No foreign airlines are braving the skies above Libya. A small Maltese charter company is flying daily a turboprop executive plane to the Mitiga air force base at Tripoli—the 55-minute flight costs $620. And Libyan carriers have maintained a handful of flights from eastern airports to Istanbul and Alexandria. The costal road to Tunisia is fraught with peril—last month the Ukrainian ambassador was robbed at gunpoint and on Wednesday alone there were half-a-dozen kidnappings on the western and southern approaches to the Libyan capital.
Near Tripoli, fighting risks flaring between militias from the hard-scrabble mountain town of Zintan, which have aligned with the government in Tobruk and its controversial military commander, General Khalifa Haftar, and brigades loyal to the Tripoli government.
The Zintanis, who fielded key militias in the downfall of the Gaddafi regime, can also call on the support of the so-called Tribal Army, a coalition dominated by the Wershefana tribe, which was loyal to the former Libyan strongman and fought against Zintan four years ago. Now the Tribal Army is fighting alongside Zintan’s militiamen trying to capture Al-Watiya airbase southwest of the capital, which is controlled by the Libya Dawn forces of the Tripoli government.
The few Western reporters here echo the warnings of U.N. envoy León and file stories justifiably reporting the country is “disintegrating.” But that word doesn’t quite capture the peculiarly Libyan ambience and the extent to which the conflict across the country is a very, very Libyan one: earnest and deadly, certainly, but also comical and orderly—yes, orderly. Where else would you find one rival government responding to phone call pleas from the other for its share of the country’s subsidized goods, or one government continuing to transfer salaries to the bank accounts of the rival government’s fighters?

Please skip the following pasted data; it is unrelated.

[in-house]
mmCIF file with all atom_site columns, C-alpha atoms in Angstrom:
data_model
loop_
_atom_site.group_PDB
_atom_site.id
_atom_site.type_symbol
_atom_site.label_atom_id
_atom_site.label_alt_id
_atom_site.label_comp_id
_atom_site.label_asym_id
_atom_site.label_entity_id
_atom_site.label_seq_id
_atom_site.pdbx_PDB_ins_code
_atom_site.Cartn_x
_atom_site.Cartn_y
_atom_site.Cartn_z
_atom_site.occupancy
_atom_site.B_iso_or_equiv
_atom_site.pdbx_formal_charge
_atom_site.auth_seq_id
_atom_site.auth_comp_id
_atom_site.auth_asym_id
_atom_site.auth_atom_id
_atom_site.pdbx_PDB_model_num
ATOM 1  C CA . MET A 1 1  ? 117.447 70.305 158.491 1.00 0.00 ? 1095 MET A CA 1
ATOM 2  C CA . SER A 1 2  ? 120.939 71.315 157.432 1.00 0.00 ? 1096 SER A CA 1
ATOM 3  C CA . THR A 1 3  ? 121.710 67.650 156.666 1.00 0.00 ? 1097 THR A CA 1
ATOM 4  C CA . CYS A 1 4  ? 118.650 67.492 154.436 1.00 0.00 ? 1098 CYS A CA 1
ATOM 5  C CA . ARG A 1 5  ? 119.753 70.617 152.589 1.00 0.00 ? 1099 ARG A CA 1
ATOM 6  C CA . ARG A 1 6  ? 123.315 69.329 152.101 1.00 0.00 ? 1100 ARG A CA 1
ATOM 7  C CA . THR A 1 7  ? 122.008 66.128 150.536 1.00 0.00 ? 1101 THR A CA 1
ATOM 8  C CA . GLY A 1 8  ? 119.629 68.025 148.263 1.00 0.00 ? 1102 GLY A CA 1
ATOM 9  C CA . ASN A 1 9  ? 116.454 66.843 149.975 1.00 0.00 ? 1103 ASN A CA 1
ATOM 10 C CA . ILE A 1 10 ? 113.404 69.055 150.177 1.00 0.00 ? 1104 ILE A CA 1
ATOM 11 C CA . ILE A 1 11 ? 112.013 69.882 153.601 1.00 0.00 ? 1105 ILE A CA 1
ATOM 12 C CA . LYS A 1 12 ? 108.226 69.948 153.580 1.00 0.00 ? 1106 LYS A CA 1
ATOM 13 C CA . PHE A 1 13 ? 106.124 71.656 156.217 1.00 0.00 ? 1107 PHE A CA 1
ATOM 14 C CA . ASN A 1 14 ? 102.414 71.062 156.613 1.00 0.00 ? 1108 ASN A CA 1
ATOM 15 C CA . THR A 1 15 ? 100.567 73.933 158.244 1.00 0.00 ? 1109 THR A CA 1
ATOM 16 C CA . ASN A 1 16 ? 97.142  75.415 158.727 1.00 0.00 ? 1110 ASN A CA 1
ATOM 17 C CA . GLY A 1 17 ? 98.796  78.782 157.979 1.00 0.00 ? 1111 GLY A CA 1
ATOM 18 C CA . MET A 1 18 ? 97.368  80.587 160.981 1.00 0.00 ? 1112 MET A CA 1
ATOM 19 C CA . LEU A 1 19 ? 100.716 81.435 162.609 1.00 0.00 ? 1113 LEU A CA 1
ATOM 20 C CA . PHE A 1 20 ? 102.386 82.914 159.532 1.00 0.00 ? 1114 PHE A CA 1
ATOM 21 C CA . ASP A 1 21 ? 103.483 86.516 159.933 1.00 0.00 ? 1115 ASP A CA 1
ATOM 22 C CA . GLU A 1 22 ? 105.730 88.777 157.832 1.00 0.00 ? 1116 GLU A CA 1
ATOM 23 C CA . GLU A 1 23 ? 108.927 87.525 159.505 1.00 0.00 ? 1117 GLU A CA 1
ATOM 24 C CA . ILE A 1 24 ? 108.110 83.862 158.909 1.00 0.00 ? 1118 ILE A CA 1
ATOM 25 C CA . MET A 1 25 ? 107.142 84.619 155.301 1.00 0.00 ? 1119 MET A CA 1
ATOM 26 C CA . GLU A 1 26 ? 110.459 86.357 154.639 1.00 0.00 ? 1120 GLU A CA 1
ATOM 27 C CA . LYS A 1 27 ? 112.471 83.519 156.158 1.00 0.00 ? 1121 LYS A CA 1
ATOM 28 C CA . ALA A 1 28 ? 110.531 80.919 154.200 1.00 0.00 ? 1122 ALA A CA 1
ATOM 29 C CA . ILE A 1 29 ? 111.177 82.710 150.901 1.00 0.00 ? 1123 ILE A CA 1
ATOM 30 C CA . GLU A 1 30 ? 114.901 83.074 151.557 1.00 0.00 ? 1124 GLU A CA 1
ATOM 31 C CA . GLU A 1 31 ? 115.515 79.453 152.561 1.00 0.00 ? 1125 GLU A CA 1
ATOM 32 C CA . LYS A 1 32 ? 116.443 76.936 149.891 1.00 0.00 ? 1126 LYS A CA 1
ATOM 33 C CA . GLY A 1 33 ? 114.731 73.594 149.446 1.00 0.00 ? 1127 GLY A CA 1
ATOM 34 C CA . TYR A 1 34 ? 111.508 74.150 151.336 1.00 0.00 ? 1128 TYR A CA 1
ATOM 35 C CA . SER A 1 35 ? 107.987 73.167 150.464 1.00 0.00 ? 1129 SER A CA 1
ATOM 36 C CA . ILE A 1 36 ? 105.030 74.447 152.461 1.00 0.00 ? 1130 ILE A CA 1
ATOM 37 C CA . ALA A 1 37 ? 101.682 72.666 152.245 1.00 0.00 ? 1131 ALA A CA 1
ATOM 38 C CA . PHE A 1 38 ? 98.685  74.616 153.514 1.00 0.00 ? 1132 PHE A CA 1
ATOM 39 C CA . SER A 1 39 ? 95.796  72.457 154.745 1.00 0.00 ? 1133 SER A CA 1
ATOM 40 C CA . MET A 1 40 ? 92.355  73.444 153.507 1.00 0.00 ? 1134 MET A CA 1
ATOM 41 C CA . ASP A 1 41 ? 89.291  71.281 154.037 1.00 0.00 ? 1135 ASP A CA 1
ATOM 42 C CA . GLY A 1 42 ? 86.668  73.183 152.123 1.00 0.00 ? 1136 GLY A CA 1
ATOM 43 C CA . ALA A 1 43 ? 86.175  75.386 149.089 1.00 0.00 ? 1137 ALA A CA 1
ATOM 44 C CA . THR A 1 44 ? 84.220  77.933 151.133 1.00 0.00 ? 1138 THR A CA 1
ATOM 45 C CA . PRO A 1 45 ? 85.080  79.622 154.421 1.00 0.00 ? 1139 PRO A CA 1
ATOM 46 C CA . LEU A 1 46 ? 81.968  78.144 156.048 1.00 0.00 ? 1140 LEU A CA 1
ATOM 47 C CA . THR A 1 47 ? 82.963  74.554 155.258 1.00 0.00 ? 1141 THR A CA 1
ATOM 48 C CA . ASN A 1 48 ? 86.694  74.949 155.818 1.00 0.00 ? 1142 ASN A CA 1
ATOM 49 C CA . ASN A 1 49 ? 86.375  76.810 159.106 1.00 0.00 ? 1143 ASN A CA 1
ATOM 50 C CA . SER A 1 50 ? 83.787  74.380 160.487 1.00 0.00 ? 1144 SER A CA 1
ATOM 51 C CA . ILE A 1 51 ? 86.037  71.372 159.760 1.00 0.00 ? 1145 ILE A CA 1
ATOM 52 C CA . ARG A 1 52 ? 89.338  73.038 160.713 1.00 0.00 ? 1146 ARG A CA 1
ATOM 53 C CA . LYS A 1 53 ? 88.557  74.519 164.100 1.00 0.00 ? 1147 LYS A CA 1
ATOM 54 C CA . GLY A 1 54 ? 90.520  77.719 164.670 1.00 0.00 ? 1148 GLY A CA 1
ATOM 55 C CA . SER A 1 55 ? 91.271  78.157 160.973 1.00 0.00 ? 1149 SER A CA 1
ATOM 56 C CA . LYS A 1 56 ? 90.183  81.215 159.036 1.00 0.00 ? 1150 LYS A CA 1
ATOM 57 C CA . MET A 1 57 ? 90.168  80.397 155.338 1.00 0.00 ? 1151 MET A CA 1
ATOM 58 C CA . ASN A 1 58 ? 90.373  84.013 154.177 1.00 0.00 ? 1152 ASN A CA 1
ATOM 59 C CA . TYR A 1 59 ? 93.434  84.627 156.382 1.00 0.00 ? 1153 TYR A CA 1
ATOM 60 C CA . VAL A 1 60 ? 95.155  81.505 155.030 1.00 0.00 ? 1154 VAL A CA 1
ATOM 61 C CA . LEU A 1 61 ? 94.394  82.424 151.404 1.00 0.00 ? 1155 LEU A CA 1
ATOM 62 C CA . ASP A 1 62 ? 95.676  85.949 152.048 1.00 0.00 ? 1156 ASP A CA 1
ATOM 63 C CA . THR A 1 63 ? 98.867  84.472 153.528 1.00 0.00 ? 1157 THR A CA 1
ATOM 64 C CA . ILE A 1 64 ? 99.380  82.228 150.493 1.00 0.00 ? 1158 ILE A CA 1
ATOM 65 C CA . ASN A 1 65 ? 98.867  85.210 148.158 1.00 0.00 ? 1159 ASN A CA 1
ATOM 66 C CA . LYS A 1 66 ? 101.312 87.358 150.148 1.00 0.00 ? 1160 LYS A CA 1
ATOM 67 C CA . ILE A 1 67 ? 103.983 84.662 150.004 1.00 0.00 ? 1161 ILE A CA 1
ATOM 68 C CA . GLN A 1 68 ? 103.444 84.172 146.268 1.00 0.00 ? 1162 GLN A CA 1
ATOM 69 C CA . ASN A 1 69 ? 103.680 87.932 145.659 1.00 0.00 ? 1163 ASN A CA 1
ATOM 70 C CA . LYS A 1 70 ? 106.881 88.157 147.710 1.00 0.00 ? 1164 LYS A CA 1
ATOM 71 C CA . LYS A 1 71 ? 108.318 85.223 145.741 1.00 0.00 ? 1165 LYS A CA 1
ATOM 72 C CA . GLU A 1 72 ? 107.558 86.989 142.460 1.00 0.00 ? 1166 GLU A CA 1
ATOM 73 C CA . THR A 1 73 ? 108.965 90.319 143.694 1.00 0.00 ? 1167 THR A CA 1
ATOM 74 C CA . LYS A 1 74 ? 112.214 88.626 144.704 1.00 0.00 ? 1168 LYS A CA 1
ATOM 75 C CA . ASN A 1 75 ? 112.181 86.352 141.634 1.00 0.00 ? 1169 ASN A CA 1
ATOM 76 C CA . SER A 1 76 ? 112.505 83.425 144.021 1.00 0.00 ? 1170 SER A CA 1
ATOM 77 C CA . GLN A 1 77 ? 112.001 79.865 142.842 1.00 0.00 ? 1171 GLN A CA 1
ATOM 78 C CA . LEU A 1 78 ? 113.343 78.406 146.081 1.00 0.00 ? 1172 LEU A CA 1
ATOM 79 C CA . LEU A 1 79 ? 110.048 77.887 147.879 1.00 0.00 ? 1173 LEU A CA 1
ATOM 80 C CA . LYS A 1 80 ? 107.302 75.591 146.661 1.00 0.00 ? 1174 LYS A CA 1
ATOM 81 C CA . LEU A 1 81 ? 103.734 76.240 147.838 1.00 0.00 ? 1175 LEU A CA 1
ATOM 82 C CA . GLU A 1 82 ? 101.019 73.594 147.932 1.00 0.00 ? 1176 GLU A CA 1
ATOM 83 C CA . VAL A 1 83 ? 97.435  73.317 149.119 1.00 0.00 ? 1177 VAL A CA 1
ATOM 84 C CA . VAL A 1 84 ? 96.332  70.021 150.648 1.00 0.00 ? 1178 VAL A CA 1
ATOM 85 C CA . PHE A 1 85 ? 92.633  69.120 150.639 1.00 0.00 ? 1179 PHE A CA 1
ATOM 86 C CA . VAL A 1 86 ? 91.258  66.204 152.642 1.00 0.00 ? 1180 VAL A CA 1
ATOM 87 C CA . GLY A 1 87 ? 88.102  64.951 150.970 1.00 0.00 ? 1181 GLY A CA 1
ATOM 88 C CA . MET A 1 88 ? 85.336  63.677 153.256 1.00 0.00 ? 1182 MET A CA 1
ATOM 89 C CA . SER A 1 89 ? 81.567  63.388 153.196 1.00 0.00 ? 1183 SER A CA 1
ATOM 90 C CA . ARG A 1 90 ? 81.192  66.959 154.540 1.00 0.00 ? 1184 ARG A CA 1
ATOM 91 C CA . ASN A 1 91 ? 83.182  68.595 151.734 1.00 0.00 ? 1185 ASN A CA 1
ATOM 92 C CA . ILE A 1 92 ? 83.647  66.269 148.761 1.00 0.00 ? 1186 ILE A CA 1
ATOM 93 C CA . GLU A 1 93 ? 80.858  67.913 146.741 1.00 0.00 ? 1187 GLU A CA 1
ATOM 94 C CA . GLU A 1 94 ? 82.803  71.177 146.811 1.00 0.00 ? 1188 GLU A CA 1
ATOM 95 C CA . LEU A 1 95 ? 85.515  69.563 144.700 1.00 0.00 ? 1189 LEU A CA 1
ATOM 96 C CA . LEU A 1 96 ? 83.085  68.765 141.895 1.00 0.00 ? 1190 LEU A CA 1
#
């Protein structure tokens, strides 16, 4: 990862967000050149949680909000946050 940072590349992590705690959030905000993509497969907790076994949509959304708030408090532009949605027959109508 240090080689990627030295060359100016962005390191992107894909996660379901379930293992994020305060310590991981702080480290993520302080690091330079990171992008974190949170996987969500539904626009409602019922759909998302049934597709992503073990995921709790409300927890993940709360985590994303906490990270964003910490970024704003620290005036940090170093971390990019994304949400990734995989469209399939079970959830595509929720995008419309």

“We provide them with everything,” says Jamal Zubia, a spokesman for the Tripoli-run government’s foreign ministry. A former exile who raised his seven children in Britain, Zubia rubs his hand over his bearded face and chuckles when asked whether he considers it odd for a rival government to fund the activities of the other.